Probiotics do more than improve your gut flora health. They also may indirectly enhance your brain, too. Research shows that the gut and brain are connected, a partnership called the gut-brain axis.
The two are linked through biochemical signaling between the nervous system in the digestive tract, called the enteric nervous system, and the central nervous system, which includes the brain. The primary information connection between the brain and gut is the vagus nerve, the longest nerve in the body. The gut has been called a “second brain” because it produces many of the same neurotransmitters as the brain does, like serotonin, dopamine, and gamma-amino butyric acid, all of which play a key role in regulating mood.
In fact, it is estimated that 90% of serotonin is made in the digestive tract. What affects the gut often affects the brain, and vice versa. When your brain senses trouble—the fight-or-flight response—it sends warning signals to the gut, which is why stressful events can cause digestive problems like a nervous or upset stomach. On the upside, areas of gastrointestinal issues like irritable bowel syndrome (IBS), Crohn’s disease, or chronic constipation may trigger anxiety or depression.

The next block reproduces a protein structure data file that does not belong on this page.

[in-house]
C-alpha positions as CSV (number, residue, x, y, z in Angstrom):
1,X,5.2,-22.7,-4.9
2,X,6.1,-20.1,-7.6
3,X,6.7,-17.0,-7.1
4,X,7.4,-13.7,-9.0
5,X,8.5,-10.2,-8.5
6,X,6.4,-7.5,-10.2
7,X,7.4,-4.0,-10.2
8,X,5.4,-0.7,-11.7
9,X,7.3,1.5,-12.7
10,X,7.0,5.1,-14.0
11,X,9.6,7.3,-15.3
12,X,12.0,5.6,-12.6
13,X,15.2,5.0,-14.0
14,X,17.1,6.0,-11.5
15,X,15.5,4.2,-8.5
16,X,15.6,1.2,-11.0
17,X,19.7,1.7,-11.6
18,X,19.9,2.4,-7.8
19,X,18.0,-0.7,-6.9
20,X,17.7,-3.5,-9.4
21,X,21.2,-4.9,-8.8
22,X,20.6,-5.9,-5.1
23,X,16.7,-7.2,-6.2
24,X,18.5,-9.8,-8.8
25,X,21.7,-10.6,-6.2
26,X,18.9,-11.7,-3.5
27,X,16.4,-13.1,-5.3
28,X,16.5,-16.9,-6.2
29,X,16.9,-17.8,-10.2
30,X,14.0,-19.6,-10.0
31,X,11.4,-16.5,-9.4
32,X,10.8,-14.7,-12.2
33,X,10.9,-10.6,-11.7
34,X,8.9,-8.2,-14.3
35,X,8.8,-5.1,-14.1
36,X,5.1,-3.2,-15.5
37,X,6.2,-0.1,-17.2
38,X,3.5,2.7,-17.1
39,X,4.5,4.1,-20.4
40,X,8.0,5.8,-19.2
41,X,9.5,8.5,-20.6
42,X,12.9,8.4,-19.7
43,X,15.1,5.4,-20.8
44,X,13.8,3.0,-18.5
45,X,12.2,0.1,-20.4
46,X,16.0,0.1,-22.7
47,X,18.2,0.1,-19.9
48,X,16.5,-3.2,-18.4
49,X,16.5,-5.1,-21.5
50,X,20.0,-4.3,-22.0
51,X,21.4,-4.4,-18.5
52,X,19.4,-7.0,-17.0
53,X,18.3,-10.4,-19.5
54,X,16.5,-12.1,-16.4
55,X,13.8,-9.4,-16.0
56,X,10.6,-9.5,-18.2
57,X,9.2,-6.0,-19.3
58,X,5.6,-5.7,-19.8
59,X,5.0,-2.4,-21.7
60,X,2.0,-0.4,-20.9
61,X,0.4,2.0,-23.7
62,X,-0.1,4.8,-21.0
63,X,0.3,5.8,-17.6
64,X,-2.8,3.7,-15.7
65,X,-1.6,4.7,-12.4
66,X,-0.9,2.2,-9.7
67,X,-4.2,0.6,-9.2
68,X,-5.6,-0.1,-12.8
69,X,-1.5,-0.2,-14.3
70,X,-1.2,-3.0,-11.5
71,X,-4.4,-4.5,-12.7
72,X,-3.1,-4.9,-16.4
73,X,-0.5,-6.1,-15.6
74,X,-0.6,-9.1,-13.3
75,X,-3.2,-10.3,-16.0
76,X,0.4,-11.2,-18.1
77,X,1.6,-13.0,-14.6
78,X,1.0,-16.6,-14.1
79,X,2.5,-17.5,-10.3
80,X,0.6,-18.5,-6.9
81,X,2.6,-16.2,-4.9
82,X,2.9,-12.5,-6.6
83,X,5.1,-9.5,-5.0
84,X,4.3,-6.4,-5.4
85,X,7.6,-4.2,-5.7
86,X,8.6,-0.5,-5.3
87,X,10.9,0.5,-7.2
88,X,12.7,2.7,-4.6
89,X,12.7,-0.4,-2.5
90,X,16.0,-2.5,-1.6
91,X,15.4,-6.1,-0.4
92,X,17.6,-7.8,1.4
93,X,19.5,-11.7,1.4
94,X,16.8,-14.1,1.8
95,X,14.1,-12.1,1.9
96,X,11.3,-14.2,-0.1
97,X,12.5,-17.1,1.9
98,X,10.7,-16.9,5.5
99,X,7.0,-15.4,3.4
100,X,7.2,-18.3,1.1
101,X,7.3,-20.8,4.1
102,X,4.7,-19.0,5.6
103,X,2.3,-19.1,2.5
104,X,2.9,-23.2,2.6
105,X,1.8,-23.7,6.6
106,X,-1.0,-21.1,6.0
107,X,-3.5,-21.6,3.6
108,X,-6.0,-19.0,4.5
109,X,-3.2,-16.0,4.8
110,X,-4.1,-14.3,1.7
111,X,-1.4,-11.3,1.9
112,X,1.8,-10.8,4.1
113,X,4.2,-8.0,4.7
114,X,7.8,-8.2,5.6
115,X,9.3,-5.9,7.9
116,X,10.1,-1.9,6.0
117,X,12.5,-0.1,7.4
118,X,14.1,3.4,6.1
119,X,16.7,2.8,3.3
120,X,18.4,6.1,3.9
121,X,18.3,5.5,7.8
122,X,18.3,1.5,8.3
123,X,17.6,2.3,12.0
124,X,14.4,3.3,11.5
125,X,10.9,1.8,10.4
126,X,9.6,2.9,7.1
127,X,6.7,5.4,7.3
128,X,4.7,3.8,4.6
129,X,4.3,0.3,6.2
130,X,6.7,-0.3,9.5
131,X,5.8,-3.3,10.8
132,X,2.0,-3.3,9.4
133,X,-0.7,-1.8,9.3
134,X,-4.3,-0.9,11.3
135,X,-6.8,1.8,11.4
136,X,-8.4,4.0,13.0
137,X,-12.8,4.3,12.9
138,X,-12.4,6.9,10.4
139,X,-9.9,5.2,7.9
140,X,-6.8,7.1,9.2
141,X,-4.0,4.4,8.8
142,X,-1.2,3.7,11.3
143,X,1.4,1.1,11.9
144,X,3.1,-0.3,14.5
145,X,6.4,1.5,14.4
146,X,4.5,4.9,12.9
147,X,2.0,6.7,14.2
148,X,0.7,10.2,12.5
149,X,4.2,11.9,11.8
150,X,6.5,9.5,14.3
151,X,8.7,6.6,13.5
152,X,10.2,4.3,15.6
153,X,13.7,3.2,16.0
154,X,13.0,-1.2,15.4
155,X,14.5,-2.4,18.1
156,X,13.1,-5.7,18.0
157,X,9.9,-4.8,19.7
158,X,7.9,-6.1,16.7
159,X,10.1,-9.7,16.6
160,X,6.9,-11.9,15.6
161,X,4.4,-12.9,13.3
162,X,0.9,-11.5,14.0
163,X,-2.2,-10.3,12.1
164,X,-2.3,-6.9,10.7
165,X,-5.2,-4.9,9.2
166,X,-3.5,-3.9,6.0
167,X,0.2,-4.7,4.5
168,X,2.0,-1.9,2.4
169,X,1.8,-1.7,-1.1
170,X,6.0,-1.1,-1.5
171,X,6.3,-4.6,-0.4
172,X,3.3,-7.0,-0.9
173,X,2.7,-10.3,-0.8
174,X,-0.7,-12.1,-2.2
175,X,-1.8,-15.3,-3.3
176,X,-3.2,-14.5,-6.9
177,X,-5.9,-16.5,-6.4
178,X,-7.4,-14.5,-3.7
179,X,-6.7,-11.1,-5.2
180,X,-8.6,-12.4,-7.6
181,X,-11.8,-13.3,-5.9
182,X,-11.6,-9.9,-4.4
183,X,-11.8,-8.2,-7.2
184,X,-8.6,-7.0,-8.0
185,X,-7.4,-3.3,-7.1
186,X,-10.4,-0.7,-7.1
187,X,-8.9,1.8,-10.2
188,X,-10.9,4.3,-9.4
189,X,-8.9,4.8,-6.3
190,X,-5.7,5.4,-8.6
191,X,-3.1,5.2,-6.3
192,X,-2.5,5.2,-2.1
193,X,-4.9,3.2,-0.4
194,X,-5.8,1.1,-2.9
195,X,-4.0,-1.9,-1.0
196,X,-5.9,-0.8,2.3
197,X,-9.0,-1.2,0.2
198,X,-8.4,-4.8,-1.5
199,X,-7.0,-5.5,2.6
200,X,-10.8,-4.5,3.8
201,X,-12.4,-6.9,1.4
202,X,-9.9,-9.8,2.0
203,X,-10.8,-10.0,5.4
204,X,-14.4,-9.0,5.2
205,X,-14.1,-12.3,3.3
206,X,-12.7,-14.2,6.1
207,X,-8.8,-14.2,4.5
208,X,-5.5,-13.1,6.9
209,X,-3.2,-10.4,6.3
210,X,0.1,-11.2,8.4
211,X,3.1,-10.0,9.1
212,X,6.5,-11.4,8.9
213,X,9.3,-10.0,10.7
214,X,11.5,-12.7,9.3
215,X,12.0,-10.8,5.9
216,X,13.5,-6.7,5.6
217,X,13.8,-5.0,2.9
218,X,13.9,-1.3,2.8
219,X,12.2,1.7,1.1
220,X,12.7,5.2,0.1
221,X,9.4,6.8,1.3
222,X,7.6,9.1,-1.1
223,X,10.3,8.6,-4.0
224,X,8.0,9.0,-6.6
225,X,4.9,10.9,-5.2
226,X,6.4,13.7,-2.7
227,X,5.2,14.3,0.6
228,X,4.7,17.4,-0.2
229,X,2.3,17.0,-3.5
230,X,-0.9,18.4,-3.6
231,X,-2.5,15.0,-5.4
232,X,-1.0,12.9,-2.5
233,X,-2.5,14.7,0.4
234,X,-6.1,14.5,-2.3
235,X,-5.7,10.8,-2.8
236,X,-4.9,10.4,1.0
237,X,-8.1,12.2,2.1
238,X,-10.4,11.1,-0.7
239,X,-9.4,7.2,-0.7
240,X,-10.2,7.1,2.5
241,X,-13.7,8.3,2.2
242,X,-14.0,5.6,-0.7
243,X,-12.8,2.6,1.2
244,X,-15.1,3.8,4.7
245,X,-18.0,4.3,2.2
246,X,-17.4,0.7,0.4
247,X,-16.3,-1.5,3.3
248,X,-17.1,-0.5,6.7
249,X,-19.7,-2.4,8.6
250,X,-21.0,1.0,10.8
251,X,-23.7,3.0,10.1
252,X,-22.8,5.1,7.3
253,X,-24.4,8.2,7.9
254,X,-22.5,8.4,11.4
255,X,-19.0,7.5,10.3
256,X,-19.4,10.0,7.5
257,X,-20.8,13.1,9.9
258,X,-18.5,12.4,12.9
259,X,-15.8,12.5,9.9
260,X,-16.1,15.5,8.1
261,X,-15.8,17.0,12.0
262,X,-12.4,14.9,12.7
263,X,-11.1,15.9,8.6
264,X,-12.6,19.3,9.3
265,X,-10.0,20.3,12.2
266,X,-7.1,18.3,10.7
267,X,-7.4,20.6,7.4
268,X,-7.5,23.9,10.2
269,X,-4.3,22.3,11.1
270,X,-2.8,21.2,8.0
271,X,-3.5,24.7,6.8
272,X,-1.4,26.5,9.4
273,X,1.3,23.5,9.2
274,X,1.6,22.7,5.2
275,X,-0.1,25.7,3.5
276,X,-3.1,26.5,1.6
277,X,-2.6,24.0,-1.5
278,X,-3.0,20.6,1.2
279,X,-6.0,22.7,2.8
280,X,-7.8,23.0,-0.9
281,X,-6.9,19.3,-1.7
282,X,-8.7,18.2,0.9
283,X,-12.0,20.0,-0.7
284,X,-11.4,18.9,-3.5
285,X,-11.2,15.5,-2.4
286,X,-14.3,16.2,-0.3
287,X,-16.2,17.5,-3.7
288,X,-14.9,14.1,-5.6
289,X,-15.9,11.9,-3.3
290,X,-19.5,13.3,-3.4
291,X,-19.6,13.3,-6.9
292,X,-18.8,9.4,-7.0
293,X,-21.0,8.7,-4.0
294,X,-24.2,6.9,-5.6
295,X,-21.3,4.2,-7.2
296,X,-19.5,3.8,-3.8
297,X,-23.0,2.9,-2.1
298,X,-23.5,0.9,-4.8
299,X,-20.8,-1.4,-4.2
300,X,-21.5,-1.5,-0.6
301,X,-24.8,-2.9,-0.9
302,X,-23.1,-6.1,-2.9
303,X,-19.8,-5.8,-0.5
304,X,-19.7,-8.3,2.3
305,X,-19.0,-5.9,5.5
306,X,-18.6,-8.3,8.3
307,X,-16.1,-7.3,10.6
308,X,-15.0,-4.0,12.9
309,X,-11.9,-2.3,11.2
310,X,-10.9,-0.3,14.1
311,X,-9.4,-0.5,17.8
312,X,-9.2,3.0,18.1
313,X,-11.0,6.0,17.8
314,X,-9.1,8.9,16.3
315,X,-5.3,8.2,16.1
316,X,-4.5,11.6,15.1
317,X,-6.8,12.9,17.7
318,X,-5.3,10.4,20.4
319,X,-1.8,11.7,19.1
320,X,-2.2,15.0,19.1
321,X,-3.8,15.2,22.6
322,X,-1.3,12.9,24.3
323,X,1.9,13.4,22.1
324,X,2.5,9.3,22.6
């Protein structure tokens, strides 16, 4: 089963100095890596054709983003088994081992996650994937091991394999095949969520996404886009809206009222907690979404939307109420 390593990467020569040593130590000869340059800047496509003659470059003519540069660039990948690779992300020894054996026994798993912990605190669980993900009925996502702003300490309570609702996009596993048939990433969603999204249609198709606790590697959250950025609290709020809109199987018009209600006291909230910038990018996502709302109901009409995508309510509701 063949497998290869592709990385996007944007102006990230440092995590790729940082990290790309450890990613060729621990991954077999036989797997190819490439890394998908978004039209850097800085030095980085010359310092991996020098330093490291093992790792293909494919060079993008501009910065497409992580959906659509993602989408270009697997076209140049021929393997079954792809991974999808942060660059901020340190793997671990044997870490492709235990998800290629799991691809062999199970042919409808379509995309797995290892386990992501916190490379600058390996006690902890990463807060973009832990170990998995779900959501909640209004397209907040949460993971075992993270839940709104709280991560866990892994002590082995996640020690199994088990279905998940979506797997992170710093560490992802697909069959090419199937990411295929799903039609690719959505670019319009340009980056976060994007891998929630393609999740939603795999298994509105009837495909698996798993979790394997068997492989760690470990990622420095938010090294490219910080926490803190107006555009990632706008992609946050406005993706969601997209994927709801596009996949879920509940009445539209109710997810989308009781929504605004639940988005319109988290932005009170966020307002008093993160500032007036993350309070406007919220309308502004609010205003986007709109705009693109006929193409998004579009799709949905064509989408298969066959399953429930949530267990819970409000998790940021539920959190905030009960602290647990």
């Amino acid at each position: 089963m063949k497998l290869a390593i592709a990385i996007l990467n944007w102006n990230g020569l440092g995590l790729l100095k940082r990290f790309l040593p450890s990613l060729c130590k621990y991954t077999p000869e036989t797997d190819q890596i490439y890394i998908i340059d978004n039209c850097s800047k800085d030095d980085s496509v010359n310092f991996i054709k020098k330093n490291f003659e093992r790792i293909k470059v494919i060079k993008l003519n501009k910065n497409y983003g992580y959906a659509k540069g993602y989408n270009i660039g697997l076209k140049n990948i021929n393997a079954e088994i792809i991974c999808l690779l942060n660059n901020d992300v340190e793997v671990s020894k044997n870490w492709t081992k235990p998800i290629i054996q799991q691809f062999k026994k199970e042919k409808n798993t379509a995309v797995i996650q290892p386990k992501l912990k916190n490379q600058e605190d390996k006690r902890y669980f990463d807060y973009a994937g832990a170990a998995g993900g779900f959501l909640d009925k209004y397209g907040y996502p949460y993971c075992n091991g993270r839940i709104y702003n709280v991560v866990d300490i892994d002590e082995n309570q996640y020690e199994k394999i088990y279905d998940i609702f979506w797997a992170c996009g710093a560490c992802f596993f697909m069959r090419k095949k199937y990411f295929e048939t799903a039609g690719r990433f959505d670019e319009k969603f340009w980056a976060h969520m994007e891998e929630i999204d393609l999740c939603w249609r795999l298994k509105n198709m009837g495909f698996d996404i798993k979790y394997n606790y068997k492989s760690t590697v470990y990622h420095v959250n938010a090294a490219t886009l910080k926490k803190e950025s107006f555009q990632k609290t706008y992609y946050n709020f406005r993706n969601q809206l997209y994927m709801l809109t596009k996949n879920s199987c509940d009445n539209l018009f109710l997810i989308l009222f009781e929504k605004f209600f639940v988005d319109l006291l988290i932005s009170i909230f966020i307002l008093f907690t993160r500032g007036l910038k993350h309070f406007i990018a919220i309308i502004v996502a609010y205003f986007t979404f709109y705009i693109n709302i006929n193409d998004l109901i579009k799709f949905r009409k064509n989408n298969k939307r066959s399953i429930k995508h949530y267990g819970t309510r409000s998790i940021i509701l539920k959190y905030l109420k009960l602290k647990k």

The brain-gut axis works in other ways, too. For example, your gut helps regulate appetite by telling the brain when it’s time to stop eating. About 20 minutes after you eat, gut microbes produce proteins that can suppress appetite, which coincides with the time it often takes people to start feeling full.
These insights show you why the probiotic balance that maintains a healthy microbiome is so important. Easiest way to make sure your gut is healthy? Probiotic supplements. They work.
Biom Probiotics delivers second-generation, functional supplements with three clinically proven components that act synergistically to shape and modulate your gut microbiome with a probiotic, Immunobiotics and prebiotic combination.